Hairless, Hair-brained and Hair-raising “Tails”

Brad had already established a series of puppy rules for the home: no dog on the couch, no dog on the bed, no table food for the dog. I circumvented some of the rules but was very supportive of the “no table food rule”. I insisted that Chase was not on the couch or bed, just merely on my lap. Brad adjusted the rules so that the dog could be on my lap but no dog part could touch the couch or bed. “Dogs belong on the floor” he asserted.

One week after Chase became a part of our family, he had his first vet visit. He had gained a pound and he still had a raspy cough so he was scheduled for a follow-up visit the next week. Otherwise, the vet declared him to be healthy.

Back at the house, we were quickly discovering that this puppy kept positioning himself under our feet. It was difficult to remember to look down before we stepped and many times Chase would squeak like a dog toy with our ill-placed feet. Brad seemed to step on the dog more than me; however it was I who closed the front door on Chase one Saturday afternoon.

It is my belief, after many years of experience with animals that only bad things happen to them on the weekends and after veterinary office hours. We tenderly placed our quivering ball of fluff into the car and drove the 25 miles to the nearest animal hospital. This facility typically charges a minimum of three hundred dollars just to walk in the door. Chase hobbled around on three legs, holding his injured leg up dramatically. We were escorted into a room where we waited for the vet to arrive. As soon as the vet walked into the room, Chase became excited about this new person and bounded across the floor. He soon forgot which leg was “injured” and tested a few of them out in the injured paw pose. The vet wanted to take an X-ray just to be on the safe side. We concurred. Chase was diagnosed with a sprained paw and was prescribed a low dose of pain medicine just in case he needed it. His records would be forwarded to his regular vet and as an added bonus we were given his X-ray. Since he was so small, it was an X-ray of his entire body. I planned on framing this expensive piece of art.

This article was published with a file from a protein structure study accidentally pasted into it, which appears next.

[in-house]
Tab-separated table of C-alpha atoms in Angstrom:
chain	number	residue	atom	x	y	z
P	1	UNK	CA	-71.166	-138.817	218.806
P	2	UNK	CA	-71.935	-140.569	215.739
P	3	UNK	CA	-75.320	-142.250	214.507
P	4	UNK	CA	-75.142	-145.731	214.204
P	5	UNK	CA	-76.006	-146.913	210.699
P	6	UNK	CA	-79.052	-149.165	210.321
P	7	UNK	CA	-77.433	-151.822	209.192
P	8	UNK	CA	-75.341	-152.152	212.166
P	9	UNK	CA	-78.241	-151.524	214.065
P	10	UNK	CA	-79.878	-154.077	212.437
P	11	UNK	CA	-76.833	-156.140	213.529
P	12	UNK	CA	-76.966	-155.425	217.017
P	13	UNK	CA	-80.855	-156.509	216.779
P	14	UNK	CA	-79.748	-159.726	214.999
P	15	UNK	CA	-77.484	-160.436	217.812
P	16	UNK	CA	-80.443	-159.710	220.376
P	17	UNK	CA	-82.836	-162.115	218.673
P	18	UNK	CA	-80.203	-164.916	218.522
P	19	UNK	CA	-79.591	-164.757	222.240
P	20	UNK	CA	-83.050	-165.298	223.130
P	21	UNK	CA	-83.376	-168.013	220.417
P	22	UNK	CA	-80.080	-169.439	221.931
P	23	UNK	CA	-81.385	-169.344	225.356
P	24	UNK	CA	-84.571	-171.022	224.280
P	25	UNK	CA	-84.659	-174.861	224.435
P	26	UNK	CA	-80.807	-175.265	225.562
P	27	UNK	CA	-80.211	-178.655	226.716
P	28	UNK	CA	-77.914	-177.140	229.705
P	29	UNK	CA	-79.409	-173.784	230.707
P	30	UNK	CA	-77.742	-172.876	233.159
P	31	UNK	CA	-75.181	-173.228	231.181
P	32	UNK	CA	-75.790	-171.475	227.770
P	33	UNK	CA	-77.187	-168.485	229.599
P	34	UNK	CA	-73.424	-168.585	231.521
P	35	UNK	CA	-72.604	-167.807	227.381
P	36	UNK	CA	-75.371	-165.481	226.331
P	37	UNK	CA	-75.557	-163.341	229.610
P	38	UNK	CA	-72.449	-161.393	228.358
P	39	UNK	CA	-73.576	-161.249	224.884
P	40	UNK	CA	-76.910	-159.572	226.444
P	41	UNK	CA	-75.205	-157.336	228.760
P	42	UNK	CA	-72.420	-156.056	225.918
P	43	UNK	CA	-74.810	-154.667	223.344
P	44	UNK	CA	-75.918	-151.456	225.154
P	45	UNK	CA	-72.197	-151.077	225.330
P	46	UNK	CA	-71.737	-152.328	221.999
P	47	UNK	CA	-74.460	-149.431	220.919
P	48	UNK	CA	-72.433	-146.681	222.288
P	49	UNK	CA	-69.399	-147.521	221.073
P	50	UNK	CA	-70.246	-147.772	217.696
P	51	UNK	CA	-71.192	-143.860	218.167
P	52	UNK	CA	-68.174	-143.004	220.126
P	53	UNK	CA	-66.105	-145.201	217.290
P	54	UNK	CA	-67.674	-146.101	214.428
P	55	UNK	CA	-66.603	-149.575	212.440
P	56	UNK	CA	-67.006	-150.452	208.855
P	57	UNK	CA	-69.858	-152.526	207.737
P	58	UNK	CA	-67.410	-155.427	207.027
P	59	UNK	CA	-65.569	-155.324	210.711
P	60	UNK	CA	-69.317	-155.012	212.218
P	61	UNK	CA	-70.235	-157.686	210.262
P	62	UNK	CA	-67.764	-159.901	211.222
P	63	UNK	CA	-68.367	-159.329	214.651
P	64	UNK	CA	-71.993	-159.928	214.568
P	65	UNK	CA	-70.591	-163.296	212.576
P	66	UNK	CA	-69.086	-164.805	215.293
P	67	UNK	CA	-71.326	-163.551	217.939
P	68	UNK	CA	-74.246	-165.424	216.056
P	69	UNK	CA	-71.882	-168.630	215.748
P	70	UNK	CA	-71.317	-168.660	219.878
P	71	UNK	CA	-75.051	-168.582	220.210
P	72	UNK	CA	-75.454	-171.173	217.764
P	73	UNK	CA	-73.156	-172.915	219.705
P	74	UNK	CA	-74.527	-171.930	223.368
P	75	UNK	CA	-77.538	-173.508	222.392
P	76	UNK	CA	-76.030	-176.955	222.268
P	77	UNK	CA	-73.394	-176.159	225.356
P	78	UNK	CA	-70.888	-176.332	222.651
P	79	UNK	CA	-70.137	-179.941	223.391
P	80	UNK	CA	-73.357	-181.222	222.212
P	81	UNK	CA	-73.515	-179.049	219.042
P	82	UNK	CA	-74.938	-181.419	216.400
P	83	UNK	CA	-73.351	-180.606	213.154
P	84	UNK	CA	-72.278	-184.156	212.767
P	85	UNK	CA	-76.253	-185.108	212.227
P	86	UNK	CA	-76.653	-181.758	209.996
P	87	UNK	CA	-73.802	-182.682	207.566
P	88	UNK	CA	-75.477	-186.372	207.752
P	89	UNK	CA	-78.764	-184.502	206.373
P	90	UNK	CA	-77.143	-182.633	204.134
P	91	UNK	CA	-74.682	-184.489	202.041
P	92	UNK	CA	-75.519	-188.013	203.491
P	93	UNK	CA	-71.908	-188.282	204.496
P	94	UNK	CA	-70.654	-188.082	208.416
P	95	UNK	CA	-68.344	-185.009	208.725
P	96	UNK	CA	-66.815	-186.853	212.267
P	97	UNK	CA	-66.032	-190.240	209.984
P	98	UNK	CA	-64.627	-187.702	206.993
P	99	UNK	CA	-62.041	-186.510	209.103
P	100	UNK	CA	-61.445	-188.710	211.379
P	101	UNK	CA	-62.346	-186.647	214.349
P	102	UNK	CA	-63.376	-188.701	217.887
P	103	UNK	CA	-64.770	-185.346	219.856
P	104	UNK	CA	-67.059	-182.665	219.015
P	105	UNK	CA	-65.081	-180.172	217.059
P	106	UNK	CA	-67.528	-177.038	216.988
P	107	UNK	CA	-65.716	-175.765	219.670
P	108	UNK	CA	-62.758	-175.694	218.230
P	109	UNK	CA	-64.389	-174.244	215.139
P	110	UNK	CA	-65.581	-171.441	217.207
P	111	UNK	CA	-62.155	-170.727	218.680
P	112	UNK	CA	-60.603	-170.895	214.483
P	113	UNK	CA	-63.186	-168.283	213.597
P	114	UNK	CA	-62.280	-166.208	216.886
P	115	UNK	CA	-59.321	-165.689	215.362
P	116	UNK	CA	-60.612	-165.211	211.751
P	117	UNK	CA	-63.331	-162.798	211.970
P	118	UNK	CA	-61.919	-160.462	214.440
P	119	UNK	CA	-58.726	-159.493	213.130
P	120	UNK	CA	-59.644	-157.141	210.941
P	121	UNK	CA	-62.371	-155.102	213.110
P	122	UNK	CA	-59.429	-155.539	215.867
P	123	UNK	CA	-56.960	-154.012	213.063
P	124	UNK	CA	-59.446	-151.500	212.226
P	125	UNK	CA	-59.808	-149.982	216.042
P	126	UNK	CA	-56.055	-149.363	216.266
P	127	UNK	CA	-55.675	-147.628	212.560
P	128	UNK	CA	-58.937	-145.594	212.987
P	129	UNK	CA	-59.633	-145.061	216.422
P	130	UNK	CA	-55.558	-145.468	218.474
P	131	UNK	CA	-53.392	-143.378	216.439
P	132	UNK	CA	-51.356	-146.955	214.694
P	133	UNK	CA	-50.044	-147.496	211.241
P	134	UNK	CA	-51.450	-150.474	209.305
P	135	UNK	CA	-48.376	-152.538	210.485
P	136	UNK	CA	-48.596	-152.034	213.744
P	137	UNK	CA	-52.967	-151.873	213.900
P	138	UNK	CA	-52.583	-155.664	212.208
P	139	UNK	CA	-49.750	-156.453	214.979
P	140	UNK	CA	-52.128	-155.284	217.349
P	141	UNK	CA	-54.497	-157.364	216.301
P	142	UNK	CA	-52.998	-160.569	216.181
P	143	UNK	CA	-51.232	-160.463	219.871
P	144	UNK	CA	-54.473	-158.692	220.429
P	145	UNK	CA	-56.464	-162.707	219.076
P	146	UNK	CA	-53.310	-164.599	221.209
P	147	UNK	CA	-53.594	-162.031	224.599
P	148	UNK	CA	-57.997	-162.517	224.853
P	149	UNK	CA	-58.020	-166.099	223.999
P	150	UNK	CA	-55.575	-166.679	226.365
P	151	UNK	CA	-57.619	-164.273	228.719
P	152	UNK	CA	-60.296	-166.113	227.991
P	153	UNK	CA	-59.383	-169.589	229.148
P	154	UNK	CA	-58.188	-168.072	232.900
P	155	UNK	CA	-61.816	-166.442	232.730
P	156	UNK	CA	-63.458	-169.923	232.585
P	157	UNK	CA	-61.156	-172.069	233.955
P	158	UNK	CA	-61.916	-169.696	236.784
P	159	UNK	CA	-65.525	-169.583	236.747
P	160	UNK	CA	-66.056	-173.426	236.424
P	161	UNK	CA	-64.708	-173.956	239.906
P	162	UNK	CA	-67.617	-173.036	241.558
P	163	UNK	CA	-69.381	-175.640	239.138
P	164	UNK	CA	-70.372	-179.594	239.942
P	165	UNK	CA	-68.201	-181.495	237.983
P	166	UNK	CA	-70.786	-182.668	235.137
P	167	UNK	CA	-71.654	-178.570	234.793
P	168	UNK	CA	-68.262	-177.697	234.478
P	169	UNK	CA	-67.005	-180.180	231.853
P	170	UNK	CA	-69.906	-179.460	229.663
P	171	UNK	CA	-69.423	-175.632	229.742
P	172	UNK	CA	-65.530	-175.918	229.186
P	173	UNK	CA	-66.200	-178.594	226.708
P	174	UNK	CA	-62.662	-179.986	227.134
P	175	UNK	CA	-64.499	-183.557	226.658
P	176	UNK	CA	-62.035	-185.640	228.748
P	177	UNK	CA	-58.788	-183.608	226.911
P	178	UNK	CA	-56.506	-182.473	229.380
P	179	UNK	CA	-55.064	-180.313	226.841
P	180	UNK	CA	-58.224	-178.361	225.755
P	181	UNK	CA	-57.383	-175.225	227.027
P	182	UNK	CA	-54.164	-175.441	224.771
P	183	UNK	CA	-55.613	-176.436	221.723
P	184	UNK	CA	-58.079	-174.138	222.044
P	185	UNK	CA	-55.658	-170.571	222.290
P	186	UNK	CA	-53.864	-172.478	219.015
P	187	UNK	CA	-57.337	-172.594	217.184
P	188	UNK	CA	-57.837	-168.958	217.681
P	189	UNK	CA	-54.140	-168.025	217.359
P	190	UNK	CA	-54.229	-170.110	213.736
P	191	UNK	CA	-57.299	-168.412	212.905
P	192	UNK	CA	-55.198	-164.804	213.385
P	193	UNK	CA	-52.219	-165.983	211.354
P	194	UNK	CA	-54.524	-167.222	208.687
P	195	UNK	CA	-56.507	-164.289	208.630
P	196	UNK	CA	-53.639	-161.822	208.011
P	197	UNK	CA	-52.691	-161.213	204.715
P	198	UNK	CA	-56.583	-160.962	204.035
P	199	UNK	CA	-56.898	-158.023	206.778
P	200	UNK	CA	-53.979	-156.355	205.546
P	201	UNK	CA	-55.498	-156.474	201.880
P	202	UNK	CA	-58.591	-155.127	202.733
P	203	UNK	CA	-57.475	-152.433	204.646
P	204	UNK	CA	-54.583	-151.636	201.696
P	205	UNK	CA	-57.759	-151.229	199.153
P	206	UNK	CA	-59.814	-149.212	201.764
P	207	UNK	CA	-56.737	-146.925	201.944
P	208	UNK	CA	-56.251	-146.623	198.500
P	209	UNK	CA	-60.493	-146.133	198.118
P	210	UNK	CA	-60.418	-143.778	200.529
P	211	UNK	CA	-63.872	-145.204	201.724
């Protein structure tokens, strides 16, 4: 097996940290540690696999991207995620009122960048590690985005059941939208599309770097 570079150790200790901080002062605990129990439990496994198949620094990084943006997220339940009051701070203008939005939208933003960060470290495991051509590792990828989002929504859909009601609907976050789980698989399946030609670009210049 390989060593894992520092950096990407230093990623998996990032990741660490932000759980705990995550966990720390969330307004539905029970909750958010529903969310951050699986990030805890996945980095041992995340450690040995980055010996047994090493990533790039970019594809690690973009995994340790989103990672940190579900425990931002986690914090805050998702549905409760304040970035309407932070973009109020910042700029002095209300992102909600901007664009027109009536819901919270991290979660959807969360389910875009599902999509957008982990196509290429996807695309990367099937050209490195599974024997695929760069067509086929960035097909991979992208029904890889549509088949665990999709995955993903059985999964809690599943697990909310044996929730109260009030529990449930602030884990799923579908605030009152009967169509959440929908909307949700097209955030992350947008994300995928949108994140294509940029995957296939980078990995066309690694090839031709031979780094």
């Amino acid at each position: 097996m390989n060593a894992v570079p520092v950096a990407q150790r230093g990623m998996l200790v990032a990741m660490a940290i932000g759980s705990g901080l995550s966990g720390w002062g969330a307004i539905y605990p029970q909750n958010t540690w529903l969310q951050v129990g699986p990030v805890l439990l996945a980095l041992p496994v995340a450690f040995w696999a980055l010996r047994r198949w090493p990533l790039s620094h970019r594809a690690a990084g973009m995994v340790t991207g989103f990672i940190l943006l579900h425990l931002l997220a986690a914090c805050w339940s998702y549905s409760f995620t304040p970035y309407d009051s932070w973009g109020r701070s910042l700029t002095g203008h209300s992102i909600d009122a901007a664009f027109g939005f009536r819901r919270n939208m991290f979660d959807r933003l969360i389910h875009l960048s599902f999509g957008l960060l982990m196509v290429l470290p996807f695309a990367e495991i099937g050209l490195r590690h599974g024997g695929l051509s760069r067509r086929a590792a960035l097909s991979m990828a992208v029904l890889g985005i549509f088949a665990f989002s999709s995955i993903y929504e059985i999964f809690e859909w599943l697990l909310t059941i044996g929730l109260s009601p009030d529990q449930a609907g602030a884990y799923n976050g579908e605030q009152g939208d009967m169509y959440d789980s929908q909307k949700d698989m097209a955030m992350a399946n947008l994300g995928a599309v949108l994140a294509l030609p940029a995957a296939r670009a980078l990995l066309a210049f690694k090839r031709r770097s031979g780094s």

At his follow-up vet visit with the regular vet, Chase was given a clean bill of health and a chiropractic adjustment to keep his spine in alignment. I wasn’t sure that his spine needed to be aligned as he was still just a baby, but he didn’t seem to mind the procedure. We were given the vet’s after-hours number to call if any future emergencies occurred. Another vet visit was scheduled which seemed to be a follow-up to the follow-up. I tried to remember if my parents had taken their dog to the vet as often as we were. It seemed to me that back then, the dog went to the veterinarian once a year. Maybe things had changed.

Between these vet visits, Chase was scratching himself a lot and chewing at his paws. I couldn’t see any fleas. My grandmother kept telling me that this was an ugly dog. She thought his fur was too thin. Of course, I disagreed but the next visit to the vet proved me wrong. He had the mange. The vet explained that because Chase contracted parvovirus, his immune system was not up to par and that made it easier for the mange to rear its ugly head. I was given a dip to take home and some eye goo. The eye goo went directly on the dog’s eyes to protect them while you dipped the dog. The eye goo was nearly impossible to apply. The first eye went smoothly but he knew what was coming with the second eye and kept twisting his head around to avoid the application. Brad had to hold his head in place but it still wasn’t easy – this dog could squirm! He was still small so I used an old cooler to dip him. After three more follow-up visits, he had lost nearly all his fur, and the vet decided that if the mange didn’t clear up soon, more drastic measures would be taken. I was worried. Brad helped me research the disease on the internet. It was full of myths, semi-truths and things that seemed more believable. We learned that coating the dog in motor oil was a myth, although this seemed obvious to both of us. The things that held the most truth were immune system building foods for dogs. Translation: cook homemade food for the dog.